During his campaign for governor, Ralph Northam appeared in a TV ad, holding an African-American baby. The message was that Dr. Northam – a pediatric neurologist – cares deeply for kids, regardless of race. That made the picture in his medical school yearbook doubly shocking, but a fellow doctor said that that racism is not uncommon in the medical profession.
As a young doctor, Irene Mathieu was dismayed to see the photo in Ralph Northam’s yearbook showing two men in costumes – a black-faced minstrel and a member of the KKK.
" I think it really just shows a deep and pervasive ignorance that is really sad in general to have in our society, but especially somebody who’s graduating from medical school and planning to take care of children," Mathieu says.
She figures people just don’t realize how painful the past can be for African-Americans – the portrayal of people with brown skin as ignorant, laughable, less than human. But Dr. Damon Tweedy, author of Black Man in a White Coat, told NPR that physicians are often biased, just like everyone else.
" Being great in chemistry and physics and biology and getting into medical school doesn’t in any way insulate you from all of the things that impact society and impact the way that you see people and the biases that you can sort of harbor," he explains.
For example, in 2016 a University of Virginia study showed a significant number of white medical students and residents thought their black patients were biologically different from whites –that their skin was thicker and that their nerve endings were less sensitive, two false notions that may have led them to treat pain less aggressively in people of color. When she worked at one of the nation’s top children’s hospitals in Philadelphia, Mathieu found racial bias even extended to kids.
"There are studies that show black children who come to the emergency room get less treatment for things like abdominal pain and even fractures which we can all intellectually understand are a very painful thing to experience," says Mathieu.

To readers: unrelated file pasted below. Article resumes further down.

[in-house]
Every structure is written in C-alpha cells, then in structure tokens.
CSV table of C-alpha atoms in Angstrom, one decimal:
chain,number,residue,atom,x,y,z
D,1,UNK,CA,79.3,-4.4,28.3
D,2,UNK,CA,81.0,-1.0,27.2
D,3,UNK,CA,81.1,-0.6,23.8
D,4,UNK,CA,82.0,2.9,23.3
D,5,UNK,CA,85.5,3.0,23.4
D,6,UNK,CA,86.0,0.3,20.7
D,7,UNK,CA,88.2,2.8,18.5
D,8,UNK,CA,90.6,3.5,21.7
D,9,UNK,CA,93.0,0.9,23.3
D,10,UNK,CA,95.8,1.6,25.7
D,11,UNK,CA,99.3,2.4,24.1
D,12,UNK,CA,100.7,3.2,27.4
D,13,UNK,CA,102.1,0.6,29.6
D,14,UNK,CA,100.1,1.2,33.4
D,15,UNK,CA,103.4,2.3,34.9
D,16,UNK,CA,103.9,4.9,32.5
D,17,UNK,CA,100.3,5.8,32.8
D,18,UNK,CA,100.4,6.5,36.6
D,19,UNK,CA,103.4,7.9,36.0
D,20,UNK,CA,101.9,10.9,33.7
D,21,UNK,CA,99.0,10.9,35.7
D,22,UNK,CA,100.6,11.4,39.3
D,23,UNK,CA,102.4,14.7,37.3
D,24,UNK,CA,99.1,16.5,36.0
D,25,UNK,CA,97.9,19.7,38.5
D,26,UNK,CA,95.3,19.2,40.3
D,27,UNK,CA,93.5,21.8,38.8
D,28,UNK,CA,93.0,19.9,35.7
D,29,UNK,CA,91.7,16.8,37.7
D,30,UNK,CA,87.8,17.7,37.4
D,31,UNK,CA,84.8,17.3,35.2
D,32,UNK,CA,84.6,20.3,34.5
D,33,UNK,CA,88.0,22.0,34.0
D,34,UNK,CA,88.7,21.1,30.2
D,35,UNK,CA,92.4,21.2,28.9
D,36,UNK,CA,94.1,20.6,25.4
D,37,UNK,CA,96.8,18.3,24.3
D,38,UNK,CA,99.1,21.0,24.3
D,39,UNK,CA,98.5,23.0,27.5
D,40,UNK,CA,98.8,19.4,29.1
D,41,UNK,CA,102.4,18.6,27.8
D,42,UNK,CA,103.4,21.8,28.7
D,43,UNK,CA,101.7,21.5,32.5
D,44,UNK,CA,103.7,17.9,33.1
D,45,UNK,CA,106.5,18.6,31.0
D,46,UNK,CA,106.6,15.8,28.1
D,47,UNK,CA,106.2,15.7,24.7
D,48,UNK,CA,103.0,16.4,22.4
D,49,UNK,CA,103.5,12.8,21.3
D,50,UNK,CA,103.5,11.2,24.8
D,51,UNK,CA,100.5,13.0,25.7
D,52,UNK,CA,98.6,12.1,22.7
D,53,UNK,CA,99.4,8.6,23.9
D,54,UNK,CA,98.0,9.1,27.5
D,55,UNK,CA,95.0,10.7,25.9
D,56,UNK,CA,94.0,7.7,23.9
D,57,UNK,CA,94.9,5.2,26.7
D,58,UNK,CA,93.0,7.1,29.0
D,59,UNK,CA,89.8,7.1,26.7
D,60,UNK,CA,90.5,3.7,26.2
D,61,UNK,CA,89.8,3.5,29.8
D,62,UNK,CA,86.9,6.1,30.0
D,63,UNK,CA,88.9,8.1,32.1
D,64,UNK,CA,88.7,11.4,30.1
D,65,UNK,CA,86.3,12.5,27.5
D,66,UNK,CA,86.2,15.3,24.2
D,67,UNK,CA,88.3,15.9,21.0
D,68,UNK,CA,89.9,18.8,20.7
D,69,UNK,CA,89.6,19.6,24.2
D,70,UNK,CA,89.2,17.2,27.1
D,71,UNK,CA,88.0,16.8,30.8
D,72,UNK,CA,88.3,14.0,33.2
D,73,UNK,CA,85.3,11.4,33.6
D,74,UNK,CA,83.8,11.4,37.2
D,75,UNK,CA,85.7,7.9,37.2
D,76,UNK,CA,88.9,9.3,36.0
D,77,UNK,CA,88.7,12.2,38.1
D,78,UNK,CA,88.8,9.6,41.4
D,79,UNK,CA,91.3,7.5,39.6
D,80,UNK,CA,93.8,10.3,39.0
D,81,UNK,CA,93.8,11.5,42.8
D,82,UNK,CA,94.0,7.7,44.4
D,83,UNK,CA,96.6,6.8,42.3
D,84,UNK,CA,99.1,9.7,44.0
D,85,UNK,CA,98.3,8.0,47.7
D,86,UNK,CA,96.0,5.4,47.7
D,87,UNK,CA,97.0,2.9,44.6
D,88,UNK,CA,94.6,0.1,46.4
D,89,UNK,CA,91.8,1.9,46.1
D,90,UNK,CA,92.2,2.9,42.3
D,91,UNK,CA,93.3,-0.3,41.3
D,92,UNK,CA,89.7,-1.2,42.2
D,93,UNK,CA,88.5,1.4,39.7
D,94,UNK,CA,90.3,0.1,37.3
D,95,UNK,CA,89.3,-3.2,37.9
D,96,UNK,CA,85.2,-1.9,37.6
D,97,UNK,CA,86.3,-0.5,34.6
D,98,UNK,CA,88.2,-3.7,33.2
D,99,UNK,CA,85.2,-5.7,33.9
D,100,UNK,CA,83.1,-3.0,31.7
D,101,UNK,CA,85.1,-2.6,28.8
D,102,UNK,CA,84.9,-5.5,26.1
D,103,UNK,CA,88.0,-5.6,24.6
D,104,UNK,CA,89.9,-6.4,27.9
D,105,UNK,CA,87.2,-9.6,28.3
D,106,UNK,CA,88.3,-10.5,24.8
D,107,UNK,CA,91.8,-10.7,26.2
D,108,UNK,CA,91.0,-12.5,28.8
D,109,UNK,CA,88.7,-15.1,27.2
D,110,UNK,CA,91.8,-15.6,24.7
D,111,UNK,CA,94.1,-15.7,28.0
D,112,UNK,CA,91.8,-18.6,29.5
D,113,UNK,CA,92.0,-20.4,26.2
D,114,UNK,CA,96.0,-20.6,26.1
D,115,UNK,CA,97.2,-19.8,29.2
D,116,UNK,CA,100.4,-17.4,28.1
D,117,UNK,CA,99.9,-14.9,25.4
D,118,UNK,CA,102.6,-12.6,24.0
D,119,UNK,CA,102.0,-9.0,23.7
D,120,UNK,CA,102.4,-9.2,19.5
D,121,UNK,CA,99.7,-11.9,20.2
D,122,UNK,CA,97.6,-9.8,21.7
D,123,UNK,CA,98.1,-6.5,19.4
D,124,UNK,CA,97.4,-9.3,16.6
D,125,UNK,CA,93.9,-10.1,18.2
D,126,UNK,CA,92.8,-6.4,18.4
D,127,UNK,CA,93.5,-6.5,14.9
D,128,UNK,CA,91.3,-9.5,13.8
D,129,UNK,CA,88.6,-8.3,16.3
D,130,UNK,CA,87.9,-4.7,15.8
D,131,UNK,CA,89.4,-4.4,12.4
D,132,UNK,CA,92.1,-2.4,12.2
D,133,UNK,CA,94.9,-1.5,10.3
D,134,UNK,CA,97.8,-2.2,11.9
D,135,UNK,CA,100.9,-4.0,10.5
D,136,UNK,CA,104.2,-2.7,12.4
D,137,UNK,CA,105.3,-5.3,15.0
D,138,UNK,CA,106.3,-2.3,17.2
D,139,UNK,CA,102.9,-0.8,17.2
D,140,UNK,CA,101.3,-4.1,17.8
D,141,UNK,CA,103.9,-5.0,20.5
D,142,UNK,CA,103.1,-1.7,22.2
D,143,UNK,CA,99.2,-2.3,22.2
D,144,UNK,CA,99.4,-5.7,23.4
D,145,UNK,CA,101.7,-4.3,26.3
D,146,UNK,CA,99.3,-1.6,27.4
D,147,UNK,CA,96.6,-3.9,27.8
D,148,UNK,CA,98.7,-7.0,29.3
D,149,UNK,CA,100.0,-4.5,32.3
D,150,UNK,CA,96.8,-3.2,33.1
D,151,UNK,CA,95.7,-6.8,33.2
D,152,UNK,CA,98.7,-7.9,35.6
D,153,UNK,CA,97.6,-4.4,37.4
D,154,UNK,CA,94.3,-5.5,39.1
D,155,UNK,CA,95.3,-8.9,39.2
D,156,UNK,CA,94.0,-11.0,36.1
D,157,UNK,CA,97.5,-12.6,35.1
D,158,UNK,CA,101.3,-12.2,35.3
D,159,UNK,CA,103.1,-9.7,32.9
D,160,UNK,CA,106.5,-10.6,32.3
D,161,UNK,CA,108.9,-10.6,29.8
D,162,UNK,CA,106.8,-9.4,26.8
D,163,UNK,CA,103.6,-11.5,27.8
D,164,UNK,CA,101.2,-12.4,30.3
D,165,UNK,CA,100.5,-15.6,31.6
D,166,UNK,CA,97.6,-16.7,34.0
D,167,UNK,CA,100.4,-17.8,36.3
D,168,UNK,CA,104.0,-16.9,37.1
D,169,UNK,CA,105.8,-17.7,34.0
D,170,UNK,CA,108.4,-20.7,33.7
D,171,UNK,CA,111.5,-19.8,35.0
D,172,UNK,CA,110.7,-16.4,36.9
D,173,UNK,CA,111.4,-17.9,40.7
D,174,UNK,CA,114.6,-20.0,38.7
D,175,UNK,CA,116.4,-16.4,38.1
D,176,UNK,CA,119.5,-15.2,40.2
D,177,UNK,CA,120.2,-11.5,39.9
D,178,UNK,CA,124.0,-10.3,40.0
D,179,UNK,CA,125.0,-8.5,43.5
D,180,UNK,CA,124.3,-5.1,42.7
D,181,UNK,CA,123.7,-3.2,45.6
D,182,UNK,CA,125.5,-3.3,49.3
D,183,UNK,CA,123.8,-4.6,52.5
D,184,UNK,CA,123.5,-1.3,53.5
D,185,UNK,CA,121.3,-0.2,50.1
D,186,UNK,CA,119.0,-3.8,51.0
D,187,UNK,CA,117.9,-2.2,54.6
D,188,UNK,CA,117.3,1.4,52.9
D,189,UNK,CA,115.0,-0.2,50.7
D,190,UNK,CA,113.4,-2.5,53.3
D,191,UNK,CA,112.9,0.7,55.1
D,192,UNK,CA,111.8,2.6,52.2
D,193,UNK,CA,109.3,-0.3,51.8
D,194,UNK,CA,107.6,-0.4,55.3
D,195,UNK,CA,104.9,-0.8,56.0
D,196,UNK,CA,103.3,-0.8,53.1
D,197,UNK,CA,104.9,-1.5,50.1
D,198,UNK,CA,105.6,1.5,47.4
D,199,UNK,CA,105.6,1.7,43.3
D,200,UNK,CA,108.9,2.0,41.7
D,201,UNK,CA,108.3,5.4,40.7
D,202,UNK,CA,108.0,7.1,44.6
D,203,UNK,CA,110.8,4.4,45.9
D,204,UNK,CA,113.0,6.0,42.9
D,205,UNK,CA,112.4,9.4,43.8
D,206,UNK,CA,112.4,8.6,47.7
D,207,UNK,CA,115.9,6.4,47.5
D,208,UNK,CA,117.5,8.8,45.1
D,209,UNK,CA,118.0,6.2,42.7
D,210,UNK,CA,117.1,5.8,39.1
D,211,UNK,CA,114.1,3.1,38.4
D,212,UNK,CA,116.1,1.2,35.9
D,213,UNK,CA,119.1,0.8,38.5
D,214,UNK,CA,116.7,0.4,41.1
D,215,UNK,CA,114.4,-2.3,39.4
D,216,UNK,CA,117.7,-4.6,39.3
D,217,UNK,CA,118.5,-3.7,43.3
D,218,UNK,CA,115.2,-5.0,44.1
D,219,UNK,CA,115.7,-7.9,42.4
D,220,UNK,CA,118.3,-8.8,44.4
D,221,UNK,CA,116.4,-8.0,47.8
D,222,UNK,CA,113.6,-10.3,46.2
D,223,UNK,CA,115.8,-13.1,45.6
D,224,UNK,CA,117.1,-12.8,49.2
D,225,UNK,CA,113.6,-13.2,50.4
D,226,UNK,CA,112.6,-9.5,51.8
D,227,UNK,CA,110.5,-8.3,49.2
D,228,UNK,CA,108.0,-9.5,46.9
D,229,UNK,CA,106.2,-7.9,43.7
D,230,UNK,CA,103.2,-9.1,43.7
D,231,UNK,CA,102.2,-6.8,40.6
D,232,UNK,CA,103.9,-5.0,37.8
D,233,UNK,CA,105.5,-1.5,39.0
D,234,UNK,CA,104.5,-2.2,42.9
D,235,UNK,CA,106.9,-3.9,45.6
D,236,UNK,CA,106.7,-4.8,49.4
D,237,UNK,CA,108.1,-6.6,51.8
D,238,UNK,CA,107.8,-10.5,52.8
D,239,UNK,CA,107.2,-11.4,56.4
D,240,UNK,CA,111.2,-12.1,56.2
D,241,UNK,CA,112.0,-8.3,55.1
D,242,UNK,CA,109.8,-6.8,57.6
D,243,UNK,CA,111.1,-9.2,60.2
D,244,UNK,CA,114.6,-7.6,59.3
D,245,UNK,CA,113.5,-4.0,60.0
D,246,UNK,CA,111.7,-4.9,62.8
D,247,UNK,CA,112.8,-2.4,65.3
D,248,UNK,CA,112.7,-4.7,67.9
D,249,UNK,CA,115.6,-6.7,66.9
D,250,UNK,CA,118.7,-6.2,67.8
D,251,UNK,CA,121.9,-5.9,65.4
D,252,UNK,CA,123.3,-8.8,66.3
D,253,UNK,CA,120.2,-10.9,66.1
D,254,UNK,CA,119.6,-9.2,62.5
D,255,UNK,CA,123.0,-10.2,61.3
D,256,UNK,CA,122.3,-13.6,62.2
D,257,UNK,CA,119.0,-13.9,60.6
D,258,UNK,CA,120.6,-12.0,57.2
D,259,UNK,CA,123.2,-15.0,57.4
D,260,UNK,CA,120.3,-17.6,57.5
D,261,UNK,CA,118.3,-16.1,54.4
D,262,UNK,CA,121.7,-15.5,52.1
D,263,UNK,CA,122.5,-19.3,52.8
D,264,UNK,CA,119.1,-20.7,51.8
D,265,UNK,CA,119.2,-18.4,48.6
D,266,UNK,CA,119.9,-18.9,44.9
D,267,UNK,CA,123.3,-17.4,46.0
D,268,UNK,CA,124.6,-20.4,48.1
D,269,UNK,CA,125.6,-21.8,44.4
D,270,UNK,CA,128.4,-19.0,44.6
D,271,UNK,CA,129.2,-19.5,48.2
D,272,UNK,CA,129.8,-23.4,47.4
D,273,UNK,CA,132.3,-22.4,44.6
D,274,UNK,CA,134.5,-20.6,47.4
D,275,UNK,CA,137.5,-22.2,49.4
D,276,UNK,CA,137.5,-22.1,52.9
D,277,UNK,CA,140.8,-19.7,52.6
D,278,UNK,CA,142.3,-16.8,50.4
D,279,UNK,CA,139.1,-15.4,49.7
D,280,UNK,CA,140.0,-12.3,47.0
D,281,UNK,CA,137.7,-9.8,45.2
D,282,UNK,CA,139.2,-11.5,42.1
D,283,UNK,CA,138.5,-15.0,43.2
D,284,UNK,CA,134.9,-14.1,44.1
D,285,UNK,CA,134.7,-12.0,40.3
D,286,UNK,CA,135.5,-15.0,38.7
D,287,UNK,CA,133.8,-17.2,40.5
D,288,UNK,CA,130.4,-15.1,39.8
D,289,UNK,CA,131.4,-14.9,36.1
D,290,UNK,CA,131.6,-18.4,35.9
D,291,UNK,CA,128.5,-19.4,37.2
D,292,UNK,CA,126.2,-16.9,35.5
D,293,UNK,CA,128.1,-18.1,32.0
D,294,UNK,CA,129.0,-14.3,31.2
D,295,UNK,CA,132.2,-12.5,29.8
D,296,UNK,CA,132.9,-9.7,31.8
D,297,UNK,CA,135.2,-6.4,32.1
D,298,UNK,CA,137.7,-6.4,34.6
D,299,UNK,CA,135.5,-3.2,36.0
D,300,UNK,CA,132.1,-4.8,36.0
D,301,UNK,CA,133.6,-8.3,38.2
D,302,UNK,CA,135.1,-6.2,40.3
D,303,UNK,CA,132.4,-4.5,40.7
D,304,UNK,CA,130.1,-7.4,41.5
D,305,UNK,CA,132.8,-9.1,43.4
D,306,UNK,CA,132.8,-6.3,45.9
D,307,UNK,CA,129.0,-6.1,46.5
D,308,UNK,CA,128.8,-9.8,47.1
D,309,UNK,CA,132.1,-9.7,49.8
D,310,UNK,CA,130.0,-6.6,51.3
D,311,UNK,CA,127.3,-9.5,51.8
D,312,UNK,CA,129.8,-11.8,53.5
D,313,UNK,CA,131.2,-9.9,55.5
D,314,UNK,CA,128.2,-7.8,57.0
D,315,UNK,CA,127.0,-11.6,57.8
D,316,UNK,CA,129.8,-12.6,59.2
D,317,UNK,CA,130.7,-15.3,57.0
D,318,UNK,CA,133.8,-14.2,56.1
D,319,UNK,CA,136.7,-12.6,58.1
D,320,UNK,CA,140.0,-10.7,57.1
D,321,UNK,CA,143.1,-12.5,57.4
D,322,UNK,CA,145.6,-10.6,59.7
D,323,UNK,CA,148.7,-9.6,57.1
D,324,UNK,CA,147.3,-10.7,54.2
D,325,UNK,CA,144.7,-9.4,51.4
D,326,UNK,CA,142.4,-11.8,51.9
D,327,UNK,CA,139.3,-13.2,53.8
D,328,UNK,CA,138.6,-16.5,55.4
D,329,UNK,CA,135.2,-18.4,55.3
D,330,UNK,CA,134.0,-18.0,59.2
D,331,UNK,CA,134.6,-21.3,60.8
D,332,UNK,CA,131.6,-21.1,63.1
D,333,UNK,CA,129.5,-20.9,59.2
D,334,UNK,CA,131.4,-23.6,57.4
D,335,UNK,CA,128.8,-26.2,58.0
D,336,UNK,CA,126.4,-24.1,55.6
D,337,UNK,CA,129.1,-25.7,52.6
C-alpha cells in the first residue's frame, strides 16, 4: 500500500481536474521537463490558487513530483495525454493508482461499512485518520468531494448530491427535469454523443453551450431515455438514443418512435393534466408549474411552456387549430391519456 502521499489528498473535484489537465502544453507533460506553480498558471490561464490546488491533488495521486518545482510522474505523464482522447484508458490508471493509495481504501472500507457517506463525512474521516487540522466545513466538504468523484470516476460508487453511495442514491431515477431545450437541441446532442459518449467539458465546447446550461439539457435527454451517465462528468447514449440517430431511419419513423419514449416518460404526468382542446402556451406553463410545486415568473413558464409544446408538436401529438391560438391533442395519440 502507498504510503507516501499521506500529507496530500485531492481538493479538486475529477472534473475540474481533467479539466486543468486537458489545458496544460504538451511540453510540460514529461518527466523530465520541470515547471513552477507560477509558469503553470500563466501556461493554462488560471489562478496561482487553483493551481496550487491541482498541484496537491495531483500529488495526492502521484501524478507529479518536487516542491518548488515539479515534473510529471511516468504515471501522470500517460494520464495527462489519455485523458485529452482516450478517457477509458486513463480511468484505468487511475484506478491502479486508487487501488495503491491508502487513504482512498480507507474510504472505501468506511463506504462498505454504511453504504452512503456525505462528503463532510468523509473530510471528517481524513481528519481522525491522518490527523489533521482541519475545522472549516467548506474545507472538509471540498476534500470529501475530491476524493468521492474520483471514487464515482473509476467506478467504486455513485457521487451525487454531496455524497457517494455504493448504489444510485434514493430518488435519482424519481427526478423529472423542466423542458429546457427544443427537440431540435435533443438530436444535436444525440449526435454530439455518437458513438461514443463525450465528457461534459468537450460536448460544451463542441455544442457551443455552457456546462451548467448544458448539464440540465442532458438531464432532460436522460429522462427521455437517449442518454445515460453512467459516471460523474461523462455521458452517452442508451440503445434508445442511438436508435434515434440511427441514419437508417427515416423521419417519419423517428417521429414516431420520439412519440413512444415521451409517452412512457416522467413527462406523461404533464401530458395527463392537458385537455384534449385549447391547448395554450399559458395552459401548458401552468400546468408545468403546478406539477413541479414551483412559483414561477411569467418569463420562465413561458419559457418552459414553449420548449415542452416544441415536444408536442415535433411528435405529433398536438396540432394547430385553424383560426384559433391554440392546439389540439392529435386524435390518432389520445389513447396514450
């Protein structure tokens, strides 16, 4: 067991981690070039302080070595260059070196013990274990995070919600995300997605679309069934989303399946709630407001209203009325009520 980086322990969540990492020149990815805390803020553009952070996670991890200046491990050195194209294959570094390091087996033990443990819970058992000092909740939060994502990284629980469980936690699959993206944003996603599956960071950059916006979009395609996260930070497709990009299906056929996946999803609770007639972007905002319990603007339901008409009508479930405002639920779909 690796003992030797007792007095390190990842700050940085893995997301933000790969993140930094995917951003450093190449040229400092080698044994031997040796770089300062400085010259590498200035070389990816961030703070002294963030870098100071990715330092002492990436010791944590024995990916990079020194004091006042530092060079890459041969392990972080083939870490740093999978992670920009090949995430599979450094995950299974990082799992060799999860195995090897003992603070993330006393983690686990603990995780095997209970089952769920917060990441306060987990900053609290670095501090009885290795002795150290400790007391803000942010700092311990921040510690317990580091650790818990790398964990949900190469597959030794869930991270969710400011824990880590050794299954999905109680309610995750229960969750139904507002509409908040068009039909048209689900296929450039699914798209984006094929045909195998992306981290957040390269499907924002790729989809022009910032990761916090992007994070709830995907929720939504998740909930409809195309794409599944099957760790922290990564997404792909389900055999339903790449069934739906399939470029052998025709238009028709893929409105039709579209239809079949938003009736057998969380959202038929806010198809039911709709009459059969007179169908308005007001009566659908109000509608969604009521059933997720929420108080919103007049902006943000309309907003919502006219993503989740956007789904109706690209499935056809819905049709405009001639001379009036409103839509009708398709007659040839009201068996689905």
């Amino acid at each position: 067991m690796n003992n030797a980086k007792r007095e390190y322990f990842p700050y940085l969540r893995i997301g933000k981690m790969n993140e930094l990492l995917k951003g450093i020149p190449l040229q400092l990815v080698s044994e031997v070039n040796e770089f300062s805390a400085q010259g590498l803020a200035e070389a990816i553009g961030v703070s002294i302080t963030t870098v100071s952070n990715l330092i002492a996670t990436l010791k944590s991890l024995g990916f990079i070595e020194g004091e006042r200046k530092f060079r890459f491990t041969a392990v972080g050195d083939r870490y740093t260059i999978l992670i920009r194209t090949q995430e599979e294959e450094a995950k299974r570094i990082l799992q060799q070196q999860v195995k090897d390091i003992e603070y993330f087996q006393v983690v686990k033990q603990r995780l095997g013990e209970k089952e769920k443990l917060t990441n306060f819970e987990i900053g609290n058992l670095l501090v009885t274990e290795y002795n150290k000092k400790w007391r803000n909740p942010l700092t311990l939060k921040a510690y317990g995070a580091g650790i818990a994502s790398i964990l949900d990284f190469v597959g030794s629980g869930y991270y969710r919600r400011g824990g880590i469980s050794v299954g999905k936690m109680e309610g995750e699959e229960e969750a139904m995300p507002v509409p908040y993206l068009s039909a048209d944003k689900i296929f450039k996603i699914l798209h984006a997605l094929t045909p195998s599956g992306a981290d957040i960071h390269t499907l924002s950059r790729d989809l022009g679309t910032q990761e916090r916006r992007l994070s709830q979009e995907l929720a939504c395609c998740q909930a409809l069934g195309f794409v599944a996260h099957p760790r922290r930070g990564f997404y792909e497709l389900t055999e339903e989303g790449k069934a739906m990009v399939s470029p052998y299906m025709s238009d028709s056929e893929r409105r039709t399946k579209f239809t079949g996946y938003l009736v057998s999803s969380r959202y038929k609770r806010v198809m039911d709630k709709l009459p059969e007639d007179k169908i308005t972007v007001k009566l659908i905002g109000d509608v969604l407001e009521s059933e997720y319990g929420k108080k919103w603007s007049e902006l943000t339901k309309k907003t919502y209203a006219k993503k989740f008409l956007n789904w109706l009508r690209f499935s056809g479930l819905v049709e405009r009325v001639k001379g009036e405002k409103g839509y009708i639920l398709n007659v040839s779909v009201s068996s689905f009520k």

It’s not that doctors actually want black children to suffer, but they may act on what’s known as implicit bias – unconscious feelings about certain people.
“We all have it, whether we like it or not, and not necessarily around only race but around a lot of things. Part of the way that our brains are wired as humans is to make quick decisions, and to have biases.”
And studies show that we lean on those biases more when we’re tired or burned out – conditions often suffered by physicians in busy emergency rooms.
“The feelings of negativity or the slight pro-white bias that residents had toward pediatric patients was about equal to the biases they had toward adult patients.”
On the flip side, Mathieu – who chairs the Equity and Inclusion Committee at UVA’s Department of Pediatrics – says patients have their own biases.
“It’s a little bit hard to parse out what is racism and what is sexism and what is the two combined, but I’ve certainly had a lot of cases where even after introducing myself as the physician, a family will mistakenly address me as the nurse, or they’ll look to the white male person in the room as the authority, even if I am the most senior physician in the room at the time.”
And there’s data showing some African-American patients may mistrust their have white doctors.
“Patients of color tend to both show up more when there is a physician of color and also to follow the advice of physicians of color more than they follow the advice of white physicians, so it seems like there’s a difference in trust there.”
She thinks the problem could be addressed better through medical education and the admission of more people of color to med schools.
“Part of what motivates me in pediatrics is the look on so many kids’ faces when they realize that I’m really their doctor, and I look like them.”
Medical students must also be taught more about the history of their universities – to know, for example, that the Medical College of Virginia – now VCU – actually robbed the graves of African-Americans in the 19th and early 20th centuries so students could dissect them.